I found Greece an odd place. Let?s say that, lovely people and wonderful scenery that they have, the place does appear a bit, well, relaxed. It was lovely that they were so relaxed about payment in the hotels but certain aspects weren?t ideal. I should proudly point out that, at prep school, I never came lower than second in Latin and Greek. My mother taught the same subjects but not me although I might have benefited from her advice and wisdom but it was almost forty years ago and it?s all gone, I?m afraid. My father once saw a statue of Atlas within the grounds of Castle Howard and remarked about ?chummy with the world on his shoulders? and, needless to say, it wasn?t well received. ( I also went on a Bill Frindall tour to Paris which took in the Palais de Versailles. One of the tourist's offspring, on seeing a statue of Poseidon, remarked " Look, mummy, it's Bill!" Needless to say, Frindall was delighted.) So, what I?m leading up to say is that Paleofarsalos Station, in the middle of nowhere, presented a dilemma in as far as the Arrivals and Departures board were completely blank and devoid of any information and communication wasn?t always easy. I?ll always stand up for those unable to speak much English if I can?t speak their language but I did take the connections in both directions with a degree of trepidation. Time-keeping for buses also didn?t seem, at times, ideal.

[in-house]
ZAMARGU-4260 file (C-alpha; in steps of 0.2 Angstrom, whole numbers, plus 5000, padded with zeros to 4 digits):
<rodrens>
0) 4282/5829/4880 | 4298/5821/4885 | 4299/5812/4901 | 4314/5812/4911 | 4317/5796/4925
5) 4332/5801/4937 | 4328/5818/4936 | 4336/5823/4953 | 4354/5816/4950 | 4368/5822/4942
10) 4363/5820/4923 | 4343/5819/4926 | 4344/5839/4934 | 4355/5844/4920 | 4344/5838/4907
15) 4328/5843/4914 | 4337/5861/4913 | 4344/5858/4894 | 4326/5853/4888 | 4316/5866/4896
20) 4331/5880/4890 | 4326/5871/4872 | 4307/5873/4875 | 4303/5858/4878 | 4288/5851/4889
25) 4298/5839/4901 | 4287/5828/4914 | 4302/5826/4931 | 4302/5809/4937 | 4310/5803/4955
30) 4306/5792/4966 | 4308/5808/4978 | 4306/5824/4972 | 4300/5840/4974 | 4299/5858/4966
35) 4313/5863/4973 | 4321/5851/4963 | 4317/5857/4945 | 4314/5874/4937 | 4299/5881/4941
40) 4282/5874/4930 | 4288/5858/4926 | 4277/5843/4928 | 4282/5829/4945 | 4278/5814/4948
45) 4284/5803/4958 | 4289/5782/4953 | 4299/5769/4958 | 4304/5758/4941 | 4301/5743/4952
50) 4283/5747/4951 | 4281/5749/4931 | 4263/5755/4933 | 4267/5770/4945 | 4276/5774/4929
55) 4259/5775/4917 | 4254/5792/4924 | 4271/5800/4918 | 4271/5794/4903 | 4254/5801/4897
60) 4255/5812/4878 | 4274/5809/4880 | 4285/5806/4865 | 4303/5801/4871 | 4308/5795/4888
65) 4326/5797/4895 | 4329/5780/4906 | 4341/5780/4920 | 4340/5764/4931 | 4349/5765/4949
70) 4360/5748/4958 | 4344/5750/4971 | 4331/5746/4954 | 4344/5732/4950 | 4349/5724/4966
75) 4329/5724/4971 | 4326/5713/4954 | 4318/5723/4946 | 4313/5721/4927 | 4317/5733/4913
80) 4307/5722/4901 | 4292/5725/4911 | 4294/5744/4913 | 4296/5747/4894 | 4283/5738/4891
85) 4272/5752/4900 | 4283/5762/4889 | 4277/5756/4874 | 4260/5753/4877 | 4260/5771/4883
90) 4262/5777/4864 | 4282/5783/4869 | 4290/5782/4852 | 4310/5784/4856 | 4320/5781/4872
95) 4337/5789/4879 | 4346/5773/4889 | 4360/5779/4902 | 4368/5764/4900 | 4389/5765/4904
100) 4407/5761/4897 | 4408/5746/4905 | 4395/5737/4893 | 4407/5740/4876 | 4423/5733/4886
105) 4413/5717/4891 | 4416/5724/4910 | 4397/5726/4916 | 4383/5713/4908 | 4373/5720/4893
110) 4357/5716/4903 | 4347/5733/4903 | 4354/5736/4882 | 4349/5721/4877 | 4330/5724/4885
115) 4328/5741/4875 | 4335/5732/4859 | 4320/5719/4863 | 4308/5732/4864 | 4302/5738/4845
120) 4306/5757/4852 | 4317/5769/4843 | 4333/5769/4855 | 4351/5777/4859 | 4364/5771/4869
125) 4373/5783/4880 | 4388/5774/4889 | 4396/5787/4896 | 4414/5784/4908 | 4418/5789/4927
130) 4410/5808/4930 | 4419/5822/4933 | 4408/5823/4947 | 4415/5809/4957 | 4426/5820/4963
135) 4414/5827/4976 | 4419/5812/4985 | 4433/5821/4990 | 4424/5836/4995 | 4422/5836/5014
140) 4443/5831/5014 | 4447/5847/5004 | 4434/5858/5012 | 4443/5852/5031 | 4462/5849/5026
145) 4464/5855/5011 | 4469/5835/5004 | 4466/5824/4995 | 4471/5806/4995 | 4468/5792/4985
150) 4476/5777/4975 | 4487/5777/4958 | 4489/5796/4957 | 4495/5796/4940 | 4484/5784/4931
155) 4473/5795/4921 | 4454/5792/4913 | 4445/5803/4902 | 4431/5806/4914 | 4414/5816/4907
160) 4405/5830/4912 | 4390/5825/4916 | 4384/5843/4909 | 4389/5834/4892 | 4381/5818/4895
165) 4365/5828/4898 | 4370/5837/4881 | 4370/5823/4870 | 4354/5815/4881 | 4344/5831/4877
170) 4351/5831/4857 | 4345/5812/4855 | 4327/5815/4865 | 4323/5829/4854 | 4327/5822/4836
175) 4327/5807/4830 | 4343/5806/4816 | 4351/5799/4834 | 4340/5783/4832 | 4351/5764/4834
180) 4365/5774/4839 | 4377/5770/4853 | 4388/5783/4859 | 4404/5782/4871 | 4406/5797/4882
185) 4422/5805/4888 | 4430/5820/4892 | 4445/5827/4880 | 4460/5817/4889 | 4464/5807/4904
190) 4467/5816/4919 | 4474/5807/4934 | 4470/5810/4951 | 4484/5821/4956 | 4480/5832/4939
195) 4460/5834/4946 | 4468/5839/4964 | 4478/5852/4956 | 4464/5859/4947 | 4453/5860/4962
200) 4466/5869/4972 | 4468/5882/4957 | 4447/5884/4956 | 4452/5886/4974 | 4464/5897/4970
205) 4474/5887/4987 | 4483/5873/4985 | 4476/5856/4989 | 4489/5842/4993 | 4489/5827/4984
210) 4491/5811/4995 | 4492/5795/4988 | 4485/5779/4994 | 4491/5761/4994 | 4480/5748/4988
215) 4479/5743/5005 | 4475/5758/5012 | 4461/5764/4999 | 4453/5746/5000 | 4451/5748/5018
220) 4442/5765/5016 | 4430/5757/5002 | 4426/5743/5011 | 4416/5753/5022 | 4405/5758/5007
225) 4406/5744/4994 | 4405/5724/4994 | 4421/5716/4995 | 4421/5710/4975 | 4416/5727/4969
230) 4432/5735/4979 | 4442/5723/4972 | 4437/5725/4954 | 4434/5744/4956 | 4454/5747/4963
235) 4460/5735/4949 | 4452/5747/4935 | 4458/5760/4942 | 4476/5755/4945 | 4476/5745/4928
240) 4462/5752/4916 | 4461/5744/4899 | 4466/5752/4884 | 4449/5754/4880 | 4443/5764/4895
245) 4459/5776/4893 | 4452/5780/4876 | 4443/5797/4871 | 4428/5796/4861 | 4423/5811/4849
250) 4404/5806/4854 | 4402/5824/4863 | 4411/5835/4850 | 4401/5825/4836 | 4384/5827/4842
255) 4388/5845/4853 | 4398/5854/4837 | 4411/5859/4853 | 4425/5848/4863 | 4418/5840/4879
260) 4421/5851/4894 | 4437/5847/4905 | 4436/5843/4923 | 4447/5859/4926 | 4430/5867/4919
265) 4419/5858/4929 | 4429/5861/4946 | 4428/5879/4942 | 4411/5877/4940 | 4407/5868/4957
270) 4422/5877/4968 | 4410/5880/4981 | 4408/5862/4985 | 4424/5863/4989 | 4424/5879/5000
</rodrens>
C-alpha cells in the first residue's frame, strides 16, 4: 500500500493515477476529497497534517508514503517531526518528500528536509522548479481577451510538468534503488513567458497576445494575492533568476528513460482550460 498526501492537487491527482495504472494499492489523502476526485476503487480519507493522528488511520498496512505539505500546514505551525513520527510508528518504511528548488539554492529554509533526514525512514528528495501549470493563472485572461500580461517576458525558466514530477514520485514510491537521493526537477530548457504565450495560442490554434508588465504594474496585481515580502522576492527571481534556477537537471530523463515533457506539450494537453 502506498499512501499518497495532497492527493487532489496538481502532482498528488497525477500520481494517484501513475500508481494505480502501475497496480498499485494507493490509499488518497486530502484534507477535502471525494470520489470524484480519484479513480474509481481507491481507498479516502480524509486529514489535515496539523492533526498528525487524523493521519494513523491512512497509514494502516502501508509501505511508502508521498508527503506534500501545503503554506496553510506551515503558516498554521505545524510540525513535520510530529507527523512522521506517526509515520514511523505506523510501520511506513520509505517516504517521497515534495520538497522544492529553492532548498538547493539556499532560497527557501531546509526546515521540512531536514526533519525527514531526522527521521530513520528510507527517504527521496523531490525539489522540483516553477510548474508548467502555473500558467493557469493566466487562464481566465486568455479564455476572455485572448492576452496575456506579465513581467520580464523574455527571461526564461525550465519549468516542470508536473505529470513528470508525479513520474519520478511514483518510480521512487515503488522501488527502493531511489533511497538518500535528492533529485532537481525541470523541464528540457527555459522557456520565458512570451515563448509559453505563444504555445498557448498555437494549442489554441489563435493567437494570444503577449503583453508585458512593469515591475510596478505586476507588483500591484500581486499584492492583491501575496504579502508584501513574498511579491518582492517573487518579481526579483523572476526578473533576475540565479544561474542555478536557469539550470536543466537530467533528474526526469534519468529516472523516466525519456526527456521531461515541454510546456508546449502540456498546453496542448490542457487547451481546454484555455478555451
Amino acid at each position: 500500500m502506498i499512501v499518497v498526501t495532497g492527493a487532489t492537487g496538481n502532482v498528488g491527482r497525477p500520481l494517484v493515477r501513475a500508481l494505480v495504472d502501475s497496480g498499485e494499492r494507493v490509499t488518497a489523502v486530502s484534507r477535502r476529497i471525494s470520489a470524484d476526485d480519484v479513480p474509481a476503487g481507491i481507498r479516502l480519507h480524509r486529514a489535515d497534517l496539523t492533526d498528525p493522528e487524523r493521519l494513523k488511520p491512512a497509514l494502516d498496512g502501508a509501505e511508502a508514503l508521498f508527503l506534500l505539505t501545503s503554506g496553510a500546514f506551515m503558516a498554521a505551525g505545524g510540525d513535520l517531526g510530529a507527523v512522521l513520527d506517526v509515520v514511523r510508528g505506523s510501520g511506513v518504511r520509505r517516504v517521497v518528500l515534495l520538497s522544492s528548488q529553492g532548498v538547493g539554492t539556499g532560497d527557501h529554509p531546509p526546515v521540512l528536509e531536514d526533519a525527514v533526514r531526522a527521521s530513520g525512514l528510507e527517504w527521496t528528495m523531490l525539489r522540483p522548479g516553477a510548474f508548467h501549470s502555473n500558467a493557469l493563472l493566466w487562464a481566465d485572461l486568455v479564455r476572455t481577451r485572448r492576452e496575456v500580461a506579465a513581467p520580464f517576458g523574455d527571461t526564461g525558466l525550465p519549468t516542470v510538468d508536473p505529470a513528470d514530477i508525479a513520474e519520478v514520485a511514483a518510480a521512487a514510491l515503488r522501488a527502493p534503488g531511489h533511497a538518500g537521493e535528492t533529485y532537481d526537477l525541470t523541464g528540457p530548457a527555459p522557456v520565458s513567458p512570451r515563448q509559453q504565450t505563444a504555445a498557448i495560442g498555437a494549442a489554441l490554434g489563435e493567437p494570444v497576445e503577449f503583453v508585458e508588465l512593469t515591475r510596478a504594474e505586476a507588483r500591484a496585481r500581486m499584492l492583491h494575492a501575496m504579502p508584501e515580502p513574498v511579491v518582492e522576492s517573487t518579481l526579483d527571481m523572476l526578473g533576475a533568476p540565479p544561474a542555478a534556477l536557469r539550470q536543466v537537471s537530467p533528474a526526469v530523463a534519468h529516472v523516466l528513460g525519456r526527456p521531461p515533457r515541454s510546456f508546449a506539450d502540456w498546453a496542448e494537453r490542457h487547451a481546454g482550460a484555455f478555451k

Thessaloniki promenade and White Tower Aristotelous Square, Thessaloniki at night
Kastraki centre
View from my room at the Guesthouse Patavalis, Kastraki
General view of Meteora
Roussanou Nunnery and St Nicholas Anapafsos Monastery
The way up to the Holy Trinity Monastery
Holy Trinity Monastery, Meteora
Roussanou Nunnery, Meteora
Varlaam Monastery, Meteora
Kalambaka, an hour by local train from Palofarsalos, makes for a remarkable arrival dominated by the vast rocks on which the monasteries are sited. More bizarre as the Meteora area, famous for these strange crags, has totally different terrain a few miles away. The monasteries date back to the 14th century and are a feat of construction considering the heights of the rocks and the efforts in lifting the materials on to the top to build the monasteries. They really have to be seen to be believed and marvelled at. It is one of the most-visited cultural sights of Greece and brought back happy memories of the early 1990s when I visited another classical sight. At Delphi, dedicated to Apollo, situated close to Mount Parnassus, one of the most important sanctuaries of the ancient Greek world and reputedly the navel of the earth and the home to the Delphic Oracle well-known for its riddles, I found myself walking up the fairly long path behind an elderly American couple to the historic temple. The lady, struggling, was reassured by her husband?s reassuring but ultimately doomed and flawed words.